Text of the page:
Beyond that, CRT’s season is tentative: Plans call for Arthur Miller’s “The Crucible” in March, and David Ives’ “All in the Timing,” a collection of one-acts, beyond that.
“We are doing what we can do to survive,” Sbordone says. “Our patrons have always been very generous with us. We are not crying wolf yet.”
He hesitates even as a sardonic laugh escapes him, then says: “We have outlays of expenses. If ‘Shakespeare (Abridged)’ doesn’t work, if ‘Little Shop’ doesn’t work, then we will have to re-evaluate.”
“The Complete Works of William Shakespeare (Abridged)” was chosen as City Rep’s re-entry into live theater because it “fits the bill in a number of different ways,” Sbordone says. The small cast makes it more Covid resistant, and yes they have been tested along with taking other precautions. Also, the absurd spoof throws CRT’s productions of traditional Shakespeare into sharp relief.
“And it’s just hilarious and we needed something light and frivolous” Sbordone says. “We keep hearing that people want someplace to go, something to do, so that’s why we’ve chosen a flat-out comedy for our opening.”
The play, written by Adam Long, Daniel Singer and Jess Winfield, debuted at the Edinburgh Festival Fringe in 1987, and later ran for nine years at the Criterion Theatre in London. It parodies all 37 plays of the Bard by shrinking them to near-Twitter-esque brevity or crafting them into absurd mash-ups. The plays take on “Hamlet,” for example, typically clocks in at 43 seconds. Live theater’s proverbial “fourth wall” is nowhere to be found as the actors address patrons directly and engage in audience participation – except for, in the case of City Rep, those brandishing those “Leave me alone” signs.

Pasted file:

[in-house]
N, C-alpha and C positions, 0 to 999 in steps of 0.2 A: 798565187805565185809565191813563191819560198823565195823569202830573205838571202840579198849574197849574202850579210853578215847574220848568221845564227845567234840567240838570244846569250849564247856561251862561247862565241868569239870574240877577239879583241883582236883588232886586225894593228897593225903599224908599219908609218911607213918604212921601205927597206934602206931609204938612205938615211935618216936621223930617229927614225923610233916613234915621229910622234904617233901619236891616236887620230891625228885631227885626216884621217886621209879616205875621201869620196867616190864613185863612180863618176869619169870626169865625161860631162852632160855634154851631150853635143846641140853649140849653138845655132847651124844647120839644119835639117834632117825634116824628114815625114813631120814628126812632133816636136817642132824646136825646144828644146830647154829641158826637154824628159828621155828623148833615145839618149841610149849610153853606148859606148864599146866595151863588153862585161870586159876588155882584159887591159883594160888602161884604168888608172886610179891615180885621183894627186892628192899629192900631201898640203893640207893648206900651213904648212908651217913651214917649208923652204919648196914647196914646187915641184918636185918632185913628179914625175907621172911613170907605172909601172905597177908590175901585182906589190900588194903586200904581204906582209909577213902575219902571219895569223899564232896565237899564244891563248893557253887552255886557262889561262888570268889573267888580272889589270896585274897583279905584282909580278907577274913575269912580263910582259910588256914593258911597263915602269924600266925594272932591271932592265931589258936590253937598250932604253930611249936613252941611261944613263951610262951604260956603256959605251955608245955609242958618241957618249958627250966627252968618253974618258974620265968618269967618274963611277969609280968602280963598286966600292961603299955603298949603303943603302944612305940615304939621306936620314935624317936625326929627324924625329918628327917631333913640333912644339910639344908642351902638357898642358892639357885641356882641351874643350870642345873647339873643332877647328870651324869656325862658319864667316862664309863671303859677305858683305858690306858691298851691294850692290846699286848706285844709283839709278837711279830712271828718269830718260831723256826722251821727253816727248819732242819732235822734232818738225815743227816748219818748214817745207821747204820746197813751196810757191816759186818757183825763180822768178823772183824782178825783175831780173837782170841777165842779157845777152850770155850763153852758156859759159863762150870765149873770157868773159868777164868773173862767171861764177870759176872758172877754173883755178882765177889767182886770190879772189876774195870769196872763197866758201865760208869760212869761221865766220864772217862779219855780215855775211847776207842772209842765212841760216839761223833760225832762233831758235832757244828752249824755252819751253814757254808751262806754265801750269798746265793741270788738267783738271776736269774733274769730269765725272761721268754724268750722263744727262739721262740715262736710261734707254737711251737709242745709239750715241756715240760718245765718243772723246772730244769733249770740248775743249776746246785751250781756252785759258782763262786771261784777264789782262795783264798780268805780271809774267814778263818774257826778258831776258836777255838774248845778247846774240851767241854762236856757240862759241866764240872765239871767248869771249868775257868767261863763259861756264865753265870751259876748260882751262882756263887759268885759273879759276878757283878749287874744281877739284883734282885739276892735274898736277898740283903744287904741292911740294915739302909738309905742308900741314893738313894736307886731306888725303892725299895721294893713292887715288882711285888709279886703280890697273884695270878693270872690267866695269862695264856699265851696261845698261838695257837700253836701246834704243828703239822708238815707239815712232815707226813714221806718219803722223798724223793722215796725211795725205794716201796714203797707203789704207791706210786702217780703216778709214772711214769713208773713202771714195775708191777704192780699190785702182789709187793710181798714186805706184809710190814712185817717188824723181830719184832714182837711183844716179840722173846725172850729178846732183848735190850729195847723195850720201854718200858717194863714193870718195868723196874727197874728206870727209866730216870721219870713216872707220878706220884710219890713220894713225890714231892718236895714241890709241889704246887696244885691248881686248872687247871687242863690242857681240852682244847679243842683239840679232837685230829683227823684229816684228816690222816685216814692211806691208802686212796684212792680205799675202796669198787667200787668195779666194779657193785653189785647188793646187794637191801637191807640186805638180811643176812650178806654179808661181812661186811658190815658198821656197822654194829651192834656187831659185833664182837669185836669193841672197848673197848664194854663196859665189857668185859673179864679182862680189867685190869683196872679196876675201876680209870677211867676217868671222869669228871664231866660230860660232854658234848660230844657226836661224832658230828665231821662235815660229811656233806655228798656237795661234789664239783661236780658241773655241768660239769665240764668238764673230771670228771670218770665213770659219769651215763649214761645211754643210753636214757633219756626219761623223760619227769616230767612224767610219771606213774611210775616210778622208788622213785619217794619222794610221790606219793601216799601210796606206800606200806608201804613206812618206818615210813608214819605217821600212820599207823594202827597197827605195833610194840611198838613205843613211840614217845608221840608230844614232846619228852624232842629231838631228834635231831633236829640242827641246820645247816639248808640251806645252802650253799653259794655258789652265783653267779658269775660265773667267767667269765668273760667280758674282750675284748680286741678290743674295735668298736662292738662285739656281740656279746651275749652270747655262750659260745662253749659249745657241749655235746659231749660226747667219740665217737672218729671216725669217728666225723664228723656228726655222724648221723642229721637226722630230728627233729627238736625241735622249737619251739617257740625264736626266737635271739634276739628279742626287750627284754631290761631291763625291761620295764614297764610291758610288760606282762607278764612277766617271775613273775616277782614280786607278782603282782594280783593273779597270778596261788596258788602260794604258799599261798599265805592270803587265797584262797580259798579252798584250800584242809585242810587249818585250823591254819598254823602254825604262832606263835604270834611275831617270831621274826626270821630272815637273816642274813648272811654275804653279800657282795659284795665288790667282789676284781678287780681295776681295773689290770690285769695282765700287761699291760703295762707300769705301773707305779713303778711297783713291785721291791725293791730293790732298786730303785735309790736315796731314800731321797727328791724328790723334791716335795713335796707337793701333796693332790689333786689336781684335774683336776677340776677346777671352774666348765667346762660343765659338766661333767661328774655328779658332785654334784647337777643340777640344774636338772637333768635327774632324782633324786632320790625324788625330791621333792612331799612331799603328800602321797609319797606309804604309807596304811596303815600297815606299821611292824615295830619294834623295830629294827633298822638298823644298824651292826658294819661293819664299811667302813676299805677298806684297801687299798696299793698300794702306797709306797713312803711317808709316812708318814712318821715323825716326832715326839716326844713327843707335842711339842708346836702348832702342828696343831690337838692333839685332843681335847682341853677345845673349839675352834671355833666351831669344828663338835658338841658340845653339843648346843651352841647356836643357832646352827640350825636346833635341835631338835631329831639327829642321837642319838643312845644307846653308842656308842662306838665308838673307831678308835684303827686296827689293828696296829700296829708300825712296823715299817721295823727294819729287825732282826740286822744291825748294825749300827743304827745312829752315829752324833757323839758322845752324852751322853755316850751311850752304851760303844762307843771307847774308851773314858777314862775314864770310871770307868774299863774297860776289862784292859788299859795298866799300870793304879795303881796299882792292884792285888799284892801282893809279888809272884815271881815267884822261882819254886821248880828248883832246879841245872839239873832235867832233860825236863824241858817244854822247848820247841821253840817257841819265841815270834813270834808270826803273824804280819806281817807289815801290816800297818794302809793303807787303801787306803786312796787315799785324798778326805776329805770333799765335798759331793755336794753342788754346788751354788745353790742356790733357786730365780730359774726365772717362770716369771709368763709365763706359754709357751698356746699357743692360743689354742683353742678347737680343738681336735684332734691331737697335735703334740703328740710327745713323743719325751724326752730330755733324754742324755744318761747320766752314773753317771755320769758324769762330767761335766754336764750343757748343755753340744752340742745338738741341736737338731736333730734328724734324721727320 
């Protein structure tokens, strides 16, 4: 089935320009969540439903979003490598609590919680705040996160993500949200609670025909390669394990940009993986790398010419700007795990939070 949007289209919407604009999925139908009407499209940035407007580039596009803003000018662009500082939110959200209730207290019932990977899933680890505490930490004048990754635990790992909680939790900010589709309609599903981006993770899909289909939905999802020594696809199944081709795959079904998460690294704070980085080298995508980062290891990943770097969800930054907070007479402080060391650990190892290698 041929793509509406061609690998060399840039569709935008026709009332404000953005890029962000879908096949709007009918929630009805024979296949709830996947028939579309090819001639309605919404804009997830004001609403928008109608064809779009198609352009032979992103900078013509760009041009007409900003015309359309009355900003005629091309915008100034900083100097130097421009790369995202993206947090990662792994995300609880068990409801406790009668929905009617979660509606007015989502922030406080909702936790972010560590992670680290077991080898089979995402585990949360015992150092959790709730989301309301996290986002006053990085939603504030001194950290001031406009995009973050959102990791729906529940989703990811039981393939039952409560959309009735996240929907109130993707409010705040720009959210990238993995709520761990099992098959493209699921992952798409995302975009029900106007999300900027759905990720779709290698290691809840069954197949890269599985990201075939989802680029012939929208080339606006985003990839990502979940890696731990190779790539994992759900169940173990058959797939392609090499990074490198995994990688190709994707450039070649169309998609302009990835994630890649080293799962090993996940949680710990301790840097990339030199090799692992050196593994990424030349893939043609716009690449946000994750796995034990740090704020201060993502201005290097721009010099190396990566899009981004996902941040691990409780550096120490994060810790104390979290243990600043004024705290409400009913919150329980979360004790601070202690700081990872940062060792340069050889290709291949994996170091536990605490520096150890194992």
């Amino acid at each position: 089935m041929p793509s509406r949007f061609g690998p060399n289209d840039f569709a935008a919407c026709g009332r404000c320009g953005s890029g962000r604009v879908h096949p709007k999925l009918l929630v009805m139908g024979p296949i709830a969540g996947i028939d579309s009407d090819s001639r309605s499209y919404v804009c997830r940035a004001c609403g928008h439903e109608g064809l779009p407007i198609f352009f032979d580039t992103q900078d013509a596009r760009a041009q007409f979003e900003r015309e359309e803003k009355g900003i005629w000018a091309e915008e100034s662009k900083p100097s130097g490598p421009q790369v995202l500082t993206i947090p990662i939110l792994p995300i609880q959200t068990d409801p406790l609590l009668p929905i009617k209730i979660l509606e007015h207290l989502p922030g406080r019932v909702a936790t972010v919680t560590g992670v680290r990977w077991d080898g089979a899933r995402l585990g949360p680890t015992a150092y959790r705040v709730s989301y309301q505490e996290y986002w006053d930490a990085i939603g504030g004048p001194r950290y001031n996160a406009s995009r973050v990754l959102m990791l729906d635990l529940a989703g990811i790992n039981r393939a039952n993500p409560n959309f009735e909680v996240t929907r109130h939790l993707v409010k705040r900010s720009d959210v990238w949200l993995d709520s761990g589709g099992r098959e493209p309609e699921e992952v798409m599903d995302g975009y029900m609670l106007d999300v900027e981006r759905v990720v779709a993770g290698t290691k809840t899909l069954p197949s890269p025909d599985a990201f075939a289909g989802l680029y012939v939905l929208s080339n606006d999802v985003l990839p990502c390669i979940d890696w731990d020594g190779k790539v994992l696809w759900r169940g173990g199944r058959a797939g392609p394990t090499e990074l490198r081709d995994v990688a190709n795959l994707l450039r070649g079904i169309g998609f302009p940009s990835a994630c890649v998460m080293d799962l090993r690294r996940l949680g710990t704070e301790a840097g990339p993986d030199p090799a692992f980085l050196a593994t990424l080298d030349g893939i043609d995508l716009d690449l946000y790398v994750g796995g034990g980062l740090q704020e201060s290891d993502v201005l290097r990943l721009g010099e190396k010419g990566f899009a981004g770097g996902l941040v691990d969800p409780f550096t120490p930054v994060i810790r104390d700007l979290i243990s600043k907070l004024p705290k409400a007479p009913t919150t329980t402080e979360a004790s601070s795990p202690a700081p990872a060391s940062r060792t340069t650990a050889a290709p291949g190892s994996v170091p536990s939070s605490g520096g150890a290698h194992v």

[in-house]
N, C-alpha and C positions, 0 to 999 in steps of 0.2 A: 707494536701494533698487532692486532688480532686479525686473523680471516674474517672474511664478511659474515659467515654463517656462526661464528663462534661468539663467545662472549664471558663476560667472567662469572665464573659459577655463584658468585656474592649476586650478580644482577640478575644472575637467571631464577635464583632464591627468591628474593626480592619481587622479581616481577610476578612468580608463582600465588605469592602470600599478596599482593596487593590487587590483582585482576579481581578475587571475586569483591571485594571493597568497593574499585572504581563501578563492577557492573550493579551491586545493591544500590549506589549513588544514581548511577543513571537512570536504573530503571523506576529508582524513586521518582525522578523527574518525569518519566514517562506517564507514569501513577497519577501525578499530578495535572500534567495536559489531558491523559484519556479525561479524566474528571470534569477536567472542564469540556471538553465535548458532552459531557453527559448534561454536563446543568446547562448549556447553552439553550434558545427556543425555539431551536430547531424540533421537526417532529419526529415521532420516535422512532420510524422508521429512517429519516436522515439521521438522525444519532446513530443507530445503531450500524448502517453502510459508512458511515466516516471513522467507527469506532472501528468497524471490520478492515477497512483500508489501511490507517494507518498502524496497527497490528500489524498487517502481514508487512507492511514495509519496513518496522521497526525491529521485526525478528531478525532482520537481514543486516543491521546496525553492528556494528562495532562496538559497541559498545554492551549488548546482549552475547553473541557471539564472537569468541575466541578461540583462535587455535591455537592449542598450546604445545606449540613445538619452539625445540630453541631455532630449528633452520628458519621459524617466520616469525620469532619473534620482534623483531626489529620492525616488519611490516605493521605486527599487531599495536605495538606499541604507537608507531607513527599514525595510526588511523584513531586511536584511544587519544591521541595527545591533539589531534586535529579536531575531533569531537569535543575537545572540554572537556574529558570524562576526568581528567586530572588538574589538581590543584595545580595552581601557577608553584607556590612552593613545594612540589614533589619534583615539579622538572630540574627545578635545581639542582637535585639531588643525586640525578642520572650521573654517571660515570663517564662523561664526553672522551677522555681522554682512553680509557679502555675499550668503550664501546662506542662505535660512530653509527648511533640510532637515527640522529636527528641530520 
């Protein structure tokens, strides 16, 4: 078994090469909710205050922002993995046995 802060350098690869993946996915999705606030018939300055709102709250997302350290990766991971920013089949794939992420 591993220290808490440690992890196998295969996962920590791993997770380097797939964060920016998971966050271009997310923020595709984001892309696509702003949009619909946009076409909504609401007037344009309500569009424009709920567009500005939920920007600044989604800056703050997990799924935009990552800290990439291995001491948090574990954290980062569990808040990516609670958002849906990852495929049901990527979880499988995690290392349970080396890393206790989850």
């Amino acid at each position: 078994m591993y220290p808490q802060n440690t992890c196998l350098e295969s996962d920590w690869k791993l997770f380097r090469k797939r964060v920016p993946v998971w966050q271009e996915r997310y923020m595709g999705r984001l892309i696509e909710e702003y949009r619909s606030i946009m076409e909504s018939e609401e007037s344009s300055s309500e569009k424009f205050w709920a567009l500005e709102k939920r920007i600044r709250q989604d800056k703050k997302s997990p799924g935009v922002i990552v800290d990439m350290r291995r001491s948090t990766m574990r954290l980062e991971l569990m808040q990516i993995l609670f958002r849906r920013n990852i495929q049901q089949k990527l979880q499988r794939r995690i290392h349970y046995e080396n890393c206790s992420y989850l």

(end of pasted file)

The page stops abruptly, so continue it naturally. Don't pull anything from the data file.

All of City Rep’s cast and crew – director Sbordone, actors Bethany Stillion, Beau Wade and Bruce Popielarski, and stage manager Angela Young – have acted in and-or directed traditional Shakespeare productions, through City Rep stagings or elsewhere.
Stillion has performed in “The Taming of the Shrew,” “Much Ado About Nothing” and “The Tempest” with companies where she has lived in the Atlanta area, South Carolina and Jonesboro, Arkansas. She also founded and runs Rough Magic Shakespeare Company, which she describes as “my little company,” while its Facebook page describes it as “an independent theatre company dedicated to in-your-face Shakespeare and unexpected, small-cast original works by up-and-coming playwrights from around the world.”
All Rough Magic Shakespeare Company performances, except its last three, can be seen on YouTube, including its new 3×3 series of short, virtual, live theater performances captured on video – “one-take, without a net, live performances via Zoom,” Stillion says.
“I’ve done a lot of Shakespeare and I’ve seen several Shakespeare spoofs,” she says. “I think this one is brilliant and certainly the best I’ve ever read or seen. It’s really clever, it’s really well done. It’s the first play that Rough Magic Shakespeare Company ever did, although I wasn’t in it. It’s a great introduction to Shakespeare, to get people used to live Shakespearean language being performed in a very non-intimidating and engaging way, a way to invite people to dip their toes into Shakespeare in a really fun way. That’s why he would want us to do this.”
Wade notes he has performed in three City Rep productions of Shakespeare, as well as a “Shakespeare evening” as part of Stillion’s 3×3 series.